A Brief History of Brick Lane Property

Brick Lane, and the streets leading off it, has developed into an iconic London district that has undergone many changes over the centuries. From humble beginnings as a brick making area...

Brick Lane, and the streets leading off it, has developed into an iconic London district that has undergone many changes over the centuries. From humble beginnings as a brick making area in the 16th century it has developed into a thriving hub of art and design where a melting pot of cultures has created a truly unique part of London. Its south end is now largely known as Banglatown, due to the large Bangladeshi community that calls the area home. It also has the reputation of being among the best places in the capital to enjoy a curry at one of the many Bangladeshi restaurants that line the streets.

What makes Brick Lane and its architecture so fascinating is its varied history - something you need to understand to truly appreciate the diversity of the styles of the buildings. Although the street was first recorded in its current form in the 1500s, it wasn't until the 17th century that urban development really took hold in the area. The first large group to settle here were Protestant Huguenots fleeing from France and their silk-making trade helped Brick Lane develop into an important location for garment producing in London at this time.

One of the lasting landmarks from the period the Huguenot refugees lived in the area is their church, which was later converted into a Methodist chapel, then a synagogue and now a mosque. It is currently called the Brick Lane Jamme Masjid and is one of the largest Muslim places of worship in the capital, with space for 4,000 people inside. You can still see a Star of David over the door, to indicate this was once a synagogue, while the basic structure of the building has predominantly remained the same since its construction in 1744. This is a great example of how various cultural groups have integrated themselves into the fabric of Brick Lane and left a lasting impression.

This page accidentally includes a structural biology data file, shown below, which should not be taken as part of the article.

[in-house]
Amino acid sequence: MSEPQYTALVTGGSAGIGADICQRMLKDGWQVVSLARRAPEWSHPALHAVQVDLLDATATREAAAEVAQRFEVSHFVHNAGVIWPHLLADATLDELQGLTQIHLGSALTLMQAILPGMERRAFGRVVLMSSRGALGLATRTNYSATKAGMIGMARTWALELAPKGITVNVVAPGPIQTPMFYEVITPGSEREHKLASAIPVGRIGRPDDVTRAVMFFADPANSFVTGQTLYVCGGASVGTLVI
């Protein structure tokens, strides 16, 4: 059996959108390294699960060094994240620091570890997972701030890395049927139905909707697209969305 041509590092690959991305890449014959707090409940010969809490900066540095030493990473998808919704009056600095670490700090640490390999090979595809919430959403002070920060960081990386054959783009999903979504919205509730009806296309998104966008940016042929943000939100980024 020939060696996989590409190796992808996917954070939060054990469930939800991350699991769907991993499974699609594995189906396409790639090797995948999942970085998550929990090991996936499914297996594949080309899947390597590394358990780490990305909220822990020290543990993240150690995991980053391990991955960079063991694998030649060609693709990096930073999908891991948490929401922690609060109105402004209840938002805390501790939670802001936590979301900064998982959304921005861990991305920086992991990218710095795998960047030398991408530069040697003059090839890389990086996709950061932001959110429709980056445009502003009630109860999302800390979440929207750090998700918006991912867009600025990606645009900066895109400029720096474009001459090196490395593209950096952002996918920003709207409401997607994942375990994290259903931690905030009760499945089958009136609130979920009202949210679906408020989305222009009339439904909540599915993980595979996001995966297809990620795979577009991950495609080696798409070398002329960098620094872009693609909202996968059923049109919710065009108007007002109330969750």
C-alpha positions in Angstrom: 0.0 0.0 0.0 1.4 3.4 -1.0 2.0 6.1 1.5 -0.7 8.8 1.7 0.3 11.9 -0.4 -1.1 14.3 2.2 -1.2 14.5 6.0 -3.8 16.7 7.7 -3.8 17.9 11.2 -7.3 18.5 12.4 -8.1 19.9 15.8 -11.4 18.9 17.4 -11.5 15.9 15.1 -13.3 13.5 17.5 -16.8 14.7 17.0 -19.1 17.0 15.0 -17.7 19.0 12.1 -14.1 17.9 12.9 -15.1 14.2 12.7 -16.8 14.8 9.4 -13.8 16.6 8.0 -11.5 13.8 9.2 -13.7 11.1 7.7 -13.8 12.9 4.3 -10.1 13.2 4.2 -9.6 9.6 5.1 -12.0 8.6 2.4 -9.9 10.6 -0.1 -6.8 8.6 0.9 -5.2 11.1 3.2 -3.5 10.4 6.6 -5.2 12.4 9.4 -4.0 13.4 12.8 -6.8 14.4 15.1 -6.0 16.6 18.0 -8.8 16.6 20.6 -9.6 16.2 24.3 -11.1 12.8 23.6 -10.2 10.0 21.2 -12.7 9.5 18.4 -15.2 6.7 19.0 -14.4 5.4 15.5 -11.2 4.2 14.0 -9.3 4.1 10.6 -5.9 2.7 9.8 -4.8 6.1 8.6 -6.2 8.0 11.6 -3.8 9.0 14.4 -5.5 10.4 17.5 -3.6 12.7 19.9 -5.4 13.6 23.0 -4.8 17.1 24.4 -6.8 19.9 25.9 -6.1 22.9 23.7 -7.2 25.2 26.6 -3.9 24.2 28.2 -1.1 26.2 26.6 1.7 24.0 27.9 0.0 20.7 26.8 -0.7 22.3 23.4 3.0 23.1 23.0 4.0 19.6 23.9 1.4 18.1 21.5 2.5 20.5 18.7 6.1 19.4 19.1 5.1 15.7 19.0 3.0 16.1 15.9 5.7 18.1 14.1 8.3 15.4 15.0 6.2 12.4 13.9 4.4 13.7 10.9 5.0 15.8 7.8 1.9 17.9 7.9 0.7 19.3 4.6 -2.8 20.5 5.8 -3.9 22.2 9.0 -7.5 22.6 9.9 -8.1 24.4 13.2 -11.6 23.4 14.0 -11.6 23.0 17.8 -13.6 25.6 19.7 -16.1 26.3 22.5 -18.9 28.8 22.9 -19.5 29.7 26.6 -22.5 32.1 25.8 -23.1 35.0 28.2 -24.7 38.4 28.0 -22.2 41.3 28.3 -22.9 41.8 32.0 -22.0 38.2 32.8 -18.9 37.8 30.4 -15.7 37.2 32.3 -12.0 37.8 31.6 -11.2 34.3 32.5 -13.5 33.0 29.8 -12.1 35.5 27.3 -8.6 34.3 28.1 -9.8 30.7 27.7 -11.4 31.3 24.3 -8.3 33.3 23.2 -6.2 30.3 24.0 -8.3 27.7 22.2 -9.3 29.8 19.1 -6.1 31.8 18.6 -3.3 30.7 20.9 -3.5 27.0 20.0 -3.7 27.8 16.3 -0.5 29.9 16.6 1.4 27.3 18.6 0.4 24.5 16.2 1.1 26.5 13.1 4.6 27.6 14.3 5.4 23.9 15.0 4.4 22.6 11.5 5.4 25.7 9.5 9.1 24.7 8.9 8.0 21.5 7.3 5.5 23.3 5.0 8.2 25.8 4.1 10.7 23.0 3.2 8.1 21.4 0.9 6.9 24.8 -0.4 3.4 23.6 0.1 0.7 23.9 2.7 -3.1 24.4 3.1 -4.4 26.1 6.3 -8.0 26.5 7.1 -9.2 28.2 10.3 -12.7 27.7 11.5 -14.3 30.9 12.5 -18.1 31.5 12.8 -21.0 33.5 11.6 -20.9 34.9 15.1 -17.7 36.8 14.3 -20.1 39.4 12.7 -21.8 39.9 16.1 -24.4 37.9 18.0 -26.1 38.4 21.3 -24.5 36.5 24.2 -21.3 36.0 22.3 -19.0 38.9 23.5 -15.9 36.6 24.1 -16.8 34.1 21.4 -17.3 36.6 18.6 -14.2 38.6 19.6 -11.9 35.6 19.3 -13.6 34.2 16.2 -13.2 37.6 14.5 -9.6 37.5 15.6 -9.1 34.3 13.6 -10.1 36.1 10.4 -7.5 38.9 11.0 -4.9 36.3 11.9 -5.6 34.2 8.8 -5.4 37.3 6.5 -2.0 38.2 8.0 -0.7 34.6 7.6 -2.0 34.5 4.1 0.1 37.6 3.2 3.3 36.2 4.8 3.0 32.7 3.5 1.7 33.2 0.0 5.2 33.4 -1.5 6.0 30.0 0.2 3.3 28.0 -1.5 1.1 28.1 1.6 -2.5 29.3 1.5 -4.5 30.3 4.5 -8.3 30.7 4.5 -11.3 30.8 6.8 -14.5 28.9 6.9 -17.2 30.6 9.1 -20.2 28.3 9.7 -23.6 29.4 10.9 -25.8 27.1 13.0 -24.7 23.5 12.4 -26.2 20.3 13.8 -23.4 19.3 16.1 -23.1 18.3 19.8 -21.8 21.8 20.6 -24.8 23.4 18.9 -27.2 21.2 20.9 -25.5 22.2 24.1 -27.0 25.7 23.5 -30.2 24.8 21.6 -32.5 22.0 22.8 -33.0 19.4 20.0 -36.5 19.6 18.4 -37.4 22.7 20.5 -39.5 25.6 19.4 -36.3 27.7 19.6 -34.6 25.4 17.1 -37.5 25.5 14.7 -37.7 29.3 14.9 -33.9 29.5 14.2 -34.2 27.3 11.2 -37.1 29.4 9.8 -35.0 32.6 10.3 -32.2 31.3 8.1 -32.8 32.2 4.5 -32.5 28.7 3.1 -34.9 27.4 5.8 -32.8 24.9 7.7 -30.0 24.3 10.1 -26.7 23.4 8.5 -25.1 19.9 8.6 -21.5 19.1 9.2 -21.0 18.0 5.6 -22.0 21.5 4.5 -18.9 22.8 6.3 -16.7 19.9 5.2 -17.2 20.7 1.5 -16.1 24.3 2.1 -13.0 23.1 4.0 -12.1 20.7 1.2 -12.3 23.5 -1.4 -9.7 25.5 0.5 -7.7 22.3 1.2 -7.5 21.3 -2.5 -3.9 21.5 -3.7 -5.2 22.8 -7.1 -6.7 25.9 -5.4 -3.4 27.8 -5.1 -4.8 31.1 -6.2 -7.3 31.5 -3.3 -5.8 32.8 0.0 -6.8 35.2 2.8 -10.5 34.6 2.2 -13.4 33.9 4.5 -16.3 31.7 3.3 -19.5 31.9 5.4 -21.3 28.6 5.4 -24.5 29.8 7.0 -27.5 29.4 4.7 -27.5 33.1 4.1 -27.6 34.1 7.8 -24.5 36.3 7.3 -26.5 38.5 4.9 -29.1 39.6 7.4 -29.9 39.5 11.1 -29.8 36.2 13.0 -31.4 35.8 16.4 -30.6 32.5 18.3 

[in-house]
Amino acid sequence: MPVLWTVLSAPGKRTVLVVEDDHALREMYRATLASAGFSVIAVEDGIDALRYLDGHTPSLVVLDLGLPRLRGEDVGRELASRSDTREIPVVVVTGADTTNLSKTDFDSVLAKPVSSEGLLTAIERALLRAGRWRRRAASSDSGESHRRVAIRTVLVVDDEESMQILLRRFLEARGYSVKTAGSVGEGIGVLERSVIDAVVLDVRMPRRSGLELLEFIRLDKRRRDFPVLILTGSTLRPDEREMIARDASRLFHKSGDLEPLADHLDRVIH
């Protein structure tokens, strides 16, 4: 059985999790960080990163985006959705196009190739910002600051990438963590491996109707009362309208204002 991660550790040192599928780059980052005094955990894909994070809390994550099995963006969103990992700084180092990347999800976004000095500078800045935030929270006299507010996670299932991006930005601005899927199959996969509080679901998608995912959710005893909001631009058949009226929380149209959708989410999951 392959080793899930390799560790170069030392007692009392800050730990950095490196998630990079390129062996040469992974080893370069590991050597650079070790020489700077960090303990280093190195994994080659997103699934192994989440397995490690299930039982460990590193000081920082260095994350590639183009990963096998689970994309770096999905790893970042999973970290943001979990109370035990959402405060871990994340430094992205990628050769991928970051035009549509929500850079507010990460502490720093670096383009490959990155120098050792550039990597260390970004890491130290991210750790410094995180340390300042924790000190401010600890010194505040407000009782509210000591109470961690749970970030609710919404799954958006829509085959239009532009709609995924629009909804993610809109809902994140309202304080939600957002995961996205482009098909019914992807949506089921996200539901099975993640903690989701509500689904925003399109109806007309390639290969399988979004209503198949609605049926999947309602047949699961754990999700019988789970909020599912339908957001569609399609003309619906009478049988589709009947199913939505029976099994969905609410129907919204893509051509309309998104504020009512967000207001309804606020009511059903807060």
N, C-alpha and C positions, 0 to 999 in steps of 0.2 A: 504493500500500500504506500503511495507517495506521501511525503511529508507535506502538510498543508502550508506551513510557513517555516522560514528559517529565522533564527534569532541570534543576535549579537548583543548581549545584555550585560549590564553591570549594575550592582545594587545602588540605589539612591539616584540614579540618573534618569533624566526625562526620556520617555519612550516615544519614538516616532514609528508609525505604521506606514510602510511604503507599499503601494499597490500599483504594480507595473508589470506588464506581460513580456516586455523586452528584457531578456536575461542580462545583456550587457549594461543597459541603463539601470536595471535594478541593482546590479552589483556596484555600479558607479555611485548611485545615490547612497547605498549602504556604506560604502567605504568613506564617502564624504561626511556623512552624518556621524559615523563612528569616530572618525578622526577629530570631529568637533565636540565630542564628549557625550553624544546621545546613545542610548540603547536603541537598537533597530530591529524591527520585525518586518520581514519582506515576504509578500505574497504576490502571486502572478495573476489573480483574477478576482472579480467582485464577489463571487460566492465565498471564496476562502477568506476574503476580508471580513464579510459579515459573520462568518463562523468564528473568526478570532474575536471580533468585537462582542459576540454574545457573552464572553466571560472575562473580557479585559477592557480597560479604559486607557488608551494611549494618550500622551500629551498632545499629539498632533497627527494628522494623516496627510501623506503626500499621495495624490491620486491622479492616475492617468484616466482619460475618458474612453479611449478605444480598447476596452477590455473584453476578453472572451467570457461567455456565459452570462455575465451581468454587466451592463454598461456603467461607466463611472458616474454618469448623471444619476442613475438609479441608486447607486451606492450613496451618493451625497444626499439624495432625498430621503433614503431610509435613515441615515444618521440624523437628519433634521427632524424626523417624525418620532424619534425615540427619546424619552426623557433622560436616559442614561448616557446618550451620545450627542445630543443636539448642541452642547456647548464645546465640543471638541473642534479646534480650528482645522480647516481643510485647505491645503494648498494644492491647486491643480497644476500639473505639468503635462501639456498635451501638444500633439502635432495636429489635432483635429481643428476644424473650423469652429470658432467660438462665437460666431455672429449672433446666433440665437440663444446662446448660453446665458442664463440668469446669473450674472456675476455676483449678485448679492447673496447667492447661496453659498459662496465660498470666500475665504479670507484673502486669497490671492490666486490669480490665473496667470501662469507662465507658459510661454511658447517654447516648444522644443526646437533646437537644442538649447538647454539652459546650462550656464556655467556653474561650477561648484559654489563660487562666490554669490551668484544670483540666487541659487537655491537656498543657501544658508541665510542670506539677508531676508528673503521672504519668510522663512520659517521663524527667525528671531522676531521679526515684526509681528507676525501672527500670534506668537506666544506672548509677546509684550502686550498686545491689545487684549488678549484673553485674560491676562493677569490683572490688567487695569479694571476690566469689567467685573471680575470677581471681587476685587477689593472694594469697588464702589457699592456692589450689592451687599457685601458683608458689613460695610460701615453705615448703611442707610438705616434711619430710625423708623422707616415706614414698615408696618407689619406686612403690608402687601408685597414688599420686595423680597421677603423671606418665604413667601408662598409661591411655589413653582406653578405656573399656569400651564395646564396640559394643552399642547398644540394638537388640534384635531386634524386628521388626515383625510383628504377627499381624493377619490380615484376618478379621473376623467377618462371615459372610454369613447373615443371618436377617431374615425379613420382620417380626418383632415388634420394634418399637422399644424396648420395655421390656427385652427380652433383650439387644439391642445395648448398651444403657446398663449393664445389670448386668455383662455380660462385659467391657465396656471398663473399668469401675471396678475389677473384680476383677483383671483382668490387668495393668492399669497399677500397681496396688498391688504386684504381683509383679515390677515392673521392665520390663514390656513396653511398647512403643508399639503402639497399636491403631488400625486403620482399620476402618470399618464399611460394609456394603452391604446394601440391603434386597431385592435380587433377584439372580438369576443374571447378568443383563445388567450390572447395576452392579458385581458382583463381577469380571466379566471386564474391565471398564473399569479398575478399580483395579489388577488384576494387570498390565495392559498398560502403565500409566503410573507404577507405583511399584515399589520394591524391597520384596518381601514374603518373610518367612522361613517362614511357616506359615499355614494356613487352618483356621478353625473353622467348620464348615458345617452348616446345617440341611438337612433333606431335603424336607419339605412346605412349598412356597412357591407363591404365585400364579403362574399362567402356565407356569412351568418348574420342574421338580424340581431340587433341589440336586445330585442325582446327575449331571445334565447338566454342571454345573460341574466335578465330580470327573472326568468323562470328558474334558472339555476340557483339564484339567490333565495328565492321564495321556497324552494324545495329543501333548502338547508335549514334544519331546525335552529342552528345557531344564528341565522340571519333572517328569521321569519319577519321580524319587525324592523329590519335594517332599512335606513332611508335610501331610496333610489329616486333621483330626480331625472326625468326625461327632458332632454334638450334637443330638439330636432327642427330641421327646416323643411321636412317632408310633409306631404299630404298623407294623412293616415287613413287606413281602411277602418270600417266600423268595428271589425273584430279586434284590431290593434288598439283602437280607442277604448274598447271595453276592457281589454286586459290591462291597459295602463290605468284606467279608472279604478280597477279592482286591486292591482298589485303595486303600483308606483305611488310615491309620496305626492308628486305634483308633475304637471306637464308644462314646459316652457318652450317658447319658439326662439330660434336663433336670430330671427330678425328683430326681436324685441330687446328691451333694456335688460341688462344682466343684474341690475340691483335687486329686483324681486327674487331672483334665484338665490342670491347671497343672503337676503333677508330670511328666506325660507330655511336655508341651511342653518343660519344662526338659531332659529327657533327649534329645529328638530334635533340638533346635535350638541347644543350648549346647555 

A Jewish community first began to establish itself in the district in the 17th century, but in the 1880s a vast number of Russian Jews arrived and began to set up businesses in the East End. The area had already expanded significantly during the Victorian era, with London County Council establishing its first ever social housing estate - Boundary Estate - on the outskirts of the Brick Lane area in 1889. This was made up of 20 five-storey blocks of flats situated around a central square, which has now been converted into a garden.

This, as well as the rest of Brick Lane and the surrounding district, is now a conservation area to preserve the diversity of the architecture. Another remnant from the Victorian era is the Christ Church School, which is one of the only non-commercial properties still located on Brick Lane itself. Constructed in 1873, it has a classic Victorian Gothic style that makes it stand out.

One of the most recognisable sections of Brick Lane is that occupied by the Old Truman Brewery, which was first established in 1666, although it was not until 1730 that it began to expand in earnest. The complex is spread across both sides of Brick Lane, with an old crossover bridge linking the two sites. Since closing as a brewery in 1988 it has undergone a transformation and is now a hub for small creative and artistic businesses.

Truman Brewery - Brick Lane

This mixed-use development features office, retail and leisure space, with shops, restaurants, galleries, bars and markets all standing alongside one another. Many of the old brewery buildings have been converted, with some featuring new architectural additions. One of the most notable of these is the Director's House, which underwent extensive restoration in the 1970s when a new glazed entrance was added to the property.

Around Brick Lane and the streets leading off it there are countless examples of how old architectural features have been incorporated into new developments. For example, an old red brick archway dating from the Victorian period has been retained in a more modern housing scheme on Wentworth Street. Meanwhile, the Braithwaite Viaduct is one of the features of the Bishopsgate Goods Yard that is due to be kept during a current regeneration project that will convert the former railway site into a mixed-use development of office space, leisure and retail facilities and 2,000 new homes.

- Thursday 05 July 2012

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